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62. Criminal Assaults
The whole world is on trial today. No one can escape from the war. Whilst the Ramayana and the Mahabharata are products of poets' imagination, their authors were not mere rhymesters. They were seers. What they depicted is happening before our very eyes today. Ravanas are warring with each other. They are showing matchless strength. They throw their deadly weapons from the air. No deed of bravery in the battlefield is beyond their capacity or imagination.
Man would not fight in this manner, certainly not the gods. Only brutes can. Soldiers drunk with the pride of physical strength loot shops and are not even ashamed to take liberties with women. The administration is powerless in war time to prevent such happenings. The army fulfils their primary need, and they wink the eye at their misdeeds. Where a whole nation is militarized the way of military life becomes part and parcel of its civilization. Therefore a soldier's taking such liberties is not a matter for condemnation. But it would take generations for India to become so.
Hence arise questions like the following which a sister sends me:
1. "If a soldier commits an assault on a woman, can she be said to have lost her virtue?
2. Is such a woman to be condemned and ostracized by society?
3. What should women and the public do under such circumstances?"
Whilst the woman lias in point of fact lost her virtue, the loss cannot in any way render her liable to be condemned or treated as an outcast. She is entitled to our sympathy for she has been cruelly injured, and we should tend her wounds as we would those of any injured person.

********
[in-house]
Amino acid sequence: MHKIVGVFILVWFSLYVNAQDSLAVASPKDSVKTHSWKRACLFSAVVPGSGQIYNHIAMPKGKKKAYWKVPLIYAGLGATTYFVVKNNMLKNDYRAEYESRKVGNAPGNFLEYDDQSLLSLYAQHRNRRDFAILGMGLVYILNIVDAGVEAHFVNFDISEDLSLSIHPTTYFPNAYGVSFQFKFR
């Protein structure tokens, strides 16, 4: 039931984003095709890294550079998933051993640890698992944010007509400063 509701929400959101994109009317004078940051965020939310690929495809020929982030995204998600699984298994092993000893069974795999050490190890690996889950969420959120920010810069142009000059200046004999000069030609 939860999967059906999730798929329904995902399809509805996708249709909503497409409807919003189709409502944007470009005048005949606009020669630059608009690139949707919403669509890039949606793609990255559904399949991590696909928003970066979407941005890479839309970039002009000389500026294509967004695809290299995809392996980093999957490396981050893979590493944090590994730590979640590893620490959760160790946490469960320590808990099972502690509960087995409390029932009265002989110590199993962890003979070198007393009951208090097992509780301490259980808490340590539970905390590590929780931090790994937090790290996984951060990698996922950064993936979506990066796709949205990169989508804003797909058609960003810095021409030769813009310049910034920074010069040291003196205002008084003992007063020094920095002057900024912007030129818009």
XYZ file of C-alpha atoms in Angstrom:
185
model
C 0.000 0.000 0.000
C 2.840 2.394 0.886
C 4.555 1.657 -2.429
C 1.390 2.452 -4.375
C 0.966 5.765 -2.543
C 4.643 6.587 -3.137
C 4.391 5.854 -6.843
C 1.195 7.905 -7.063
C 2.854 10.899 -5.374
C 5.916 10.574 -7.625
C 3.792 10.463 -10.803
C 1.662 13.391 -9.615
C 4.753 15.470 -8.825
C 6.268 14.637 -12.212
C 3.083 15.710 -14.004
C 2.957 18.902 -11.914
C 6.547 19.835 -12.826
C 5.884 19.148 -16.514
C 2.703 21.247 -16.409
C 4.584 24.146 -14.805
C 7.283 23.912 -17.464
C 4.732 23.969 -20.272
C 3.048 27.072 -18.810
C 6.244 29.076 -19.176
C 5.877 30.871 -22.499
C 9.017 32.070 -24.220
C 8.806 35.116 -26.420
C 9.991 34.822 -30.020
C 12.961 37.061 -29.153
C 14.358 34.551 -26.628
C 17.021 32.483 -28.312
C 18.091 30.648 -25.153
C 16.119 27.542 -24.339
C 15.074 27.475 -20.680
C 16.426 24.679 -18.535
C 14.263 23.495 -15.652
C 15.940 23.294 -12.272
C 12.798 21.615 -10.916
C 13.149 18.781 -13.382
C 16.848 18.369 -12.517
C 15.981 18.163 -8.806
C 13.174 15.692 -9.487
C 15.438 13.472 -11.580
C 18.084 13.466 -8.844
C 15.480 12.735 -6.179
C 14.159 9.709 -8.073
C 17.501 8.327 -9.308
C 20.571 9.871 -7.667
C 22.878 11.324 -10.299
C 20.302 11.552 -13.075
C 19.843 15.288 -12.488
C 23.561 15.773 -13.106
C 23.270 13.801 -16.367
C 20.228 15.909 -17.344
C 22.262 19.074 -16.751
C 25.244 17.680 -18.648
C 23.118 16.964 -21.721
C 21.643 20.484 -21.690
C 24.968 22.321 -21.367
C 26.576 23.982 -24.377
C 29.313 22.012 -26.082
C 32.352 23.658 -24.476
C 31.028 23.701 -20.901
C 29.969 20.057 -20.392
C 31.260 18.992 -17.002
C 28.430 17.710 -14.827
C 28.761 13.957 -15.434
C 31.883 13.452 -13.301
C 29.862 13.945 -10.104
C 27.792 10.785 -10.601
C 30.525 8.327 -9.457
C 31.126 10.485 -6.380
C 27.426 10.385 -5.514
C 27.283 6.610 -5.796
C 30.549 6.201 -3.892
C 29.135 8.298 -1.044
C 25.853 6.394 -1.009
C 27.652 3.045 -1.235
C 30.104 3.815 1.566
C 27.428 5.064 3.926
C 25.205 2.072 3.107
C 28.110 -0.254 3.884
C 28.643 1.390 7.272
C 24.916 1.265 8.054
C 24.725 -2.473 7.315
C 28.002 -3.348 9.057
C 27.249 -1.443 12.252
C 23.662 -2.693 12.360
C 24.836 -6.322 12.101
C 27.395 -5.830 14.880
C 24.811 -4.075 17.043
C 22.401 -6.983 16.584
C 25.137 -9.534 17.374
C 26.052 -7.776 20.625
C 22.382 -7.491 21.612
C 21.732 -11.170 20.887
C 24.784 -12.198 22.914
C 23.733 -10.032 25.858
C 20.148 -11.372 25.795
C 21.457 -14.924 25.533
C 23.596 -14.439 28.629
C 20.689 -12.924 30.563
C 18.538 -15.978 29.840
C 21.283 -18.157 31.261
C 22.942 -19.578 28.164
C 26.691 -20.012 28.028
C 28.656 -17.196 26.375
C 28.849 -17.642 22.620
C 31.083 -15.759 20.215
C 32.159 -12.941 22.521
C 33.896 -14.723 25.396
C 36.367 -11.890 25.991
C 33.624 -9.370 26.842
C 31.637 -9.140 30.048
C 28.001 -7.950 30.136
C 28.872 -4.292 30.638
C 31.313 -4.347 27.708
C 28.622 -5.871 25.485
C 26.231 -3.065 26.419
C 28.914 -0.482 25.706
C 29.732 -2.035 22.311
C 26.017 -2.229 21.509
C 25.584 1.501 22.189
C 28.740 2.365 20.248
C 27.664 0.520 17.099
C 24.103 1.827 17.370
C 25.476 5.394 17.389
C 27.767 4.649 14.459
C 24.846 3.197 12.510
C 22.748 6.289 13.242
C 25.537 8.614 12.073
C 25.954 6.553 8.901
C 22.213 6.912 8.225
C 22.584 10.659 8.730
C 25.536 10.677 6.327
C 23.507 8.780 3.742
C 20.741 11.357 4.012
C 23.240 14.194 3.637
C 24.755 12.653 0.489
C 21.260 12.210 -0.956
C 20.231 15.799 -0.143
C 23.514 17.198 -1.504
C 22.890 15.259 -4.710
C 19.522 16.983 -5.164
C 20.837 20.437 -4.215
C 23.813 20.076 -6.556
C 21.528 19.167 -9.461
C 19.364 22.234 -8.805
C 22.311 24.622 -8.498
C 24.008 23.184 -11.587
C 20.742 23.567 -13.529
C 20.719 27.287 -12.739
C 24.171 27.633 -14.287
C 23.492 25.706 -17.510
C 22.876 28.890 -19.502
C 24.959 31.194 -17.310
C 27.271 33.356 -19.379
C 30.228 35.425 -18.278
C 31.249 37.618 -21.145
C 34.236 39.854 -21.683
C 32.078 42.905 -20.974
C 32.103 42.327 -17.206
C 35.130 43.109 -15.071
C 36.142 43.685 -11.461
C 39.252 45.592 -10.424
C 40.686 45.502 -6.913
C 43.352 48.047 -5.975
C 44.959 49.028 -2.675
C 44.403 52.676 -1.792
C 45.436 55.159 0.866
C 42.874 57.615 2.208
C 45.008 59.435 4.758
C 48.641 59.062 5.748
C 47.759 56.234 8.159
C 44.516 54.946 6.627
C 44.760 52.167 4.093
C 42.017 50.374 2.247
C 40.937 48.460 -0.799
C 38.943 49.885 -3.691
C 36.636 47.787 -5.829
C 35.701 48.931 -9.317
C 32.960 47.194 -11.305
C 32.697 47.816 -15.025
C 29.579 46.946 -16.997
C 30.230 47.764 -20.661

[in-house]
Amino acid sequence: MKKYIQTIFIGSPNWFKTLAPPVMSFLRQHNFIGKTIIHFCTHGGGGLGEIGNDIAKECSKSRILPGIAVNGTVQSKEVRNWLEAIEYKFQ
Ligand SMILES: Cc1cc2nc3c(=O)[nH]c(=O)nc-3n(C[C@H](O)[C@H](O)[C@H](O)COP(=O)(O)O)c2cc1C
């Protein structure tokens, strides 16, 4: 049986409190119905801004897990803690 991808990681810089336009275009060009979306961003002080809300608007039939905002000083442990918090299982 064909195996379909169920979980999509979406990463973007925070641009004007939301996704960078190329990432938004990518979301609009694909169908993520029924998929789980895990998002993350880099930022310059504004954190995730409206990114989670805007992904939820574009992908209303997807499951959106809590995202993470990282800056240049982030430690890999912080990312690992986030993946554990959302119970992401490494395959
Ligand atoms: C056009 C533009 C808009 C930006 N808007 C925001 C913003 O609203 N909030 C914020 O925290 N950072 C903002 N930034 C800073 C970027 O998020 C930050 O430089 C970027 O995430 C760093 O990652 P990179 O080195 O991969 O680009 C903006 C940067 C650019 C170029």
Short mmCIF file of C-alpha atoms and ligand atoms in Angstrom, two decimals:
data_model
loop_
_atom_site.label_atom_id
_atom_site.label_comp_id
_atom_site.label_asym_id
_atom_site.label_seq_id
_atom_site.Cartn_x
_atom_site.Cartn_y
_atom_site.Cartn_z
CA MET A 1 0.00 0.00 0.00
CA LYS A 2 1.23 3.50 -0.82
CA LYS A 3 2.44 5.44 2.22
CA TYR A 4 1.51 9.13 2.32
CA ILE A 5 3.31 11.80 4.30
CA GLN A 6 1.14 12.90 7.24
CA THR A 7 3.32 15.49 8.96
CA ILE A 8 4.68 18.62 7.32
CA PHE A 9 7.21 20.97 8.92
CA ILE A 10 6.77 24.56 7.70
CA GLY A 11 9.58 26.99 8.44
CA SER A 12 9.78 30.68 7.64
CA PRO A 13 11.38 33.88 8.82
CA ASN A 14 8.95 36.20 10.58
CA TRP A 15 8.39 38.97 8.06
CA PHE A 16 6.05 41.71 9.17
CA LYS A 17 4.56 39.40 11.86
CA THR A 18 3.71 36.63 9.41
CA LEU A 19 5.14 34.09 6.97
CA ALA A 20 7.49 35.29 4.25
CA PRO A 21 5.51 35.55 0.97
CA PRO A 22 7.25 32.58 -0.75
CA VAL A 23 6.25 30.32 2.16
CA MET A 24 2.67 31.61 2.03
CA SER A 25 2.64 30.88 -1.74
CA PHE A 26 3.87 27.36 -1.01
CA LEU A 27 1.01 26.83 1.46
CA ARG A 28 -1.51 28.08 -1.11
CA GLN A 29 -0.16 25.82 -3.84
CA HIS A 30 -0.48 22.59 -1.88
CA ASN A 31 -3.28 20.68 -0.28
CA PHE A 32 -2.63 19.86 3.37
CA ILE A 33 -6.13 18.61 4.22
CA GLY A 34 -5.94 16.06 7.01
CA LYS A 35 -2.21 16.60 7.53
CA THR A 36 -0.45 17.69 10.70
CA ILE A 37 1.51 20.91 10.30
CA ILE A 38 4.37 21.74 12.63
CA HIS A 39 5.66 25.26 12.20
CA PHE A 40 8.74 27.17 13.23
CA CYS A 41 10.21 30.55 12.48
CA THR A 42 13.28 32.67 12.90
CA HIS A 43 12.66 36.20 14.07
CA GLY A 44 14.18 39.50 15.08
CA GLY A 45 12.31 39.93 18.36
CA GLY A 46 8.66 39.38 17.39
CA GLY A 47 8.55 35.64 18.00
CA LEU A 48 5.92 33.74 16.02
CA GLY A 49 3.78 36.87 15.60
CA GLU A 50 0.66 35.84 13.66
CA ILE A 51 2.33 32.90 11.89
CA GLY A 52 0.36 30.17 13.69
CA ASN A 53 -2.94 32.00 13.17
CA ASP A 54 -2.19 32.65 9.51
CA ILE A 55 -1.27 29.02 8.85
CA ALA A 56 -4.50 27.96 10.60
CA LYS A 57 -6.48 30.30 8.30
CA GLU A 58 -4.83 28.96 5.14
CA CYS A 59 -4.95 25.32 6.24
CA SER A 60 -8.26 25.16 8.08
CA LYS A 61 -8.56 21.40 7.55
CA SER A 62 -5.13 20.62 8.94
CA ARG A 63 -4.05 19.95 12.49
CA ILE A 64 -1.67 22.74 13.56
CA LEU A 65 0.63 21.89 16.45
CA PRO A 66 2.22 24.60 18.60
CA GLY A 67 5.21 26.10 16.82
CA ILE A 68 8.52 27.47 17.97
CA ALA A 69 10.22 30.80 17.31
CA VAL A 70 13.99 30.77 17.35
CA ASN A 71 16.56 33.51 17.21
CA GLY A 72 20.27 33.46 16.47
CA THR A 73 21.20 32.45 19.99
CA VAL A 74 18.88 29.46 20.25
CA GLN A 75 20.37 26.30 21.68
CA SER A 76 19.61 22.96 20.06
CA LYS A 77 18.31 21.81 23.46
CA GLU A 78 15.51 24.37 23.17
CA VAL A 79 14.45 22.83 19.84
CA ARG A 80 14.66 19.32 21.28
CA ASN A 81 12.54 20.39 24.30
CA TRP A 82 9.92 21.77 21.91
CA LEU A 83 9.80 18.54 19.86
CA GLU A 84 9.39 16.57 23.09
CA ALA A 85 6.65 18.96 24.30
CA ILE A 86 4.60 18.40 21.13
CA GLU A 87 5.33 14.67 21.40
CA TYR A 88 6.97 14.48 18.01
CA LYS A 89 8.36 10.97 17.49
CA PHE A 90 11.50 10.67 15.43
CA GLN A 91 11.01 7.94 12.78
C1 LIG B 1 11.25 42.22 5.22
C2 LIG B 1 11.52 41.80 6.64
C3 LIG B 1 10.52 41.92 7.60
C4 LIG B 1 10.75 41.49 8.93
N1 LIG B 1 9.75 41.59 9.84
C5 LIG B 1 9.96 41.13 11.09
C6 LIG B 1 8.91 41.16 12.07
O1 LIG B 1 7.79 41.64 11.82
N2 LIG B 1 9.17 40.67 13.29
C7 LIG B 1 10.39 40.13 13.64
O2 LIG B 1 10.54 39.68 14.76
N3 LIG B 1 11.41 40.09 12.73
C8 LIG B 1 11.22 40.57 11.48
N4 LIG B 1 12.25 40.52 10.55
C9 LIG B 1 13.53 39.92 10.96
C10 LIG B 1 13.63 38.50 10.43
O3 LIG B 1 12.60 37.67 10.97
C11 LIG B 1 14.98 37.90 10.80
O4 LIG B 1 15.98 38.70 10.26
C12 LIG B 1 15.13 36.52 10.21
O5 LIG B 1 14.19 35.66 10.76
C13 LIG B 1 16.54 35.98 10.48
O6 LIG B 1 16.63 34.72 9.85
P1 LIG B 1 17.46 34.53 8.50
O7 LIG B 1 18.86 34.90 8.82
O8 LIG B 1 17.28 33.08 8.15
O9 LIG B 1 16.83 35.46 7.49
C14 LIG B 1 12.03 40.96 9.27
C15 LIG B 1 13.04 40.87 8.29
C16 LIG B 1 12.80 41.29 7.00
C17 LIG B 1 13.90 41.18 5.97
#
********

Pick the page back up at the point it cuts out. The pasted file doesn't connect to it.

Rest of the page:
A woman is worthy of condemnation only when she is a willing party to her dishonour. In no case are adultery and criminal assault synonymous terms. If we were to view the matter in this light, we would not hide such instances as has thus far been our wont. Public opinion against such conduct on the part of men towards women would then be created and freely exercised.
If the press carried on a sustained agitation, soldiers white or brown would probably cease to behave in this manner. Their officers would be compelled to prevent such misbehaviour.
My advice to women is that they should leave the cities and migrate to the villages where a wide field of service awaits them. There is comparatively little risk of their being assaulted in villages. They must, however, live simple lives and make themselves one with the poor. If they will display their wealth by dressing in silks and satins and wearing jewellery, they will, in running away from one danger, expose themselves to a double. Naturally the advice cannot refer to those whom duty compels to live in cities.
The main thing, however, is for women to know how to be fearless. It is my firm conviction that a fearless woman who knows that her purity is her best shield can never be dishonoured. However beastly the man, he will bow in shame before the flame of her dazzling purity. There are examples even in modern times of women who have thus defended themselves. I can, as I write, recall two such instances. I therefore recommend women who read this article to try to cultivate this courage. They will become wholly fearless, if they can and cease to tremble as they do today at the mere thought of assaults. It is not, however, necessary for a woman to go through a bitter experience for the sake of passing of test of courage. These experiences mercifully do not come in the way of lakhs or even thousands. Every soldier is not a beast. It is a minority that loses all sense of decency. Only twenty per cent of snakes are poisonous, and out of these a few only bite. They do not attack unless trodden on. But this knowledge does not help those who are full of fear and tremble at the sight of a snake. Parents and husbands should, therefore, instruct women in the art of becoming fearless. It can best be learnt from a living faith in God. Though He is invisible, He is one's unfailing protector. He who has this faith is the most fearless of all.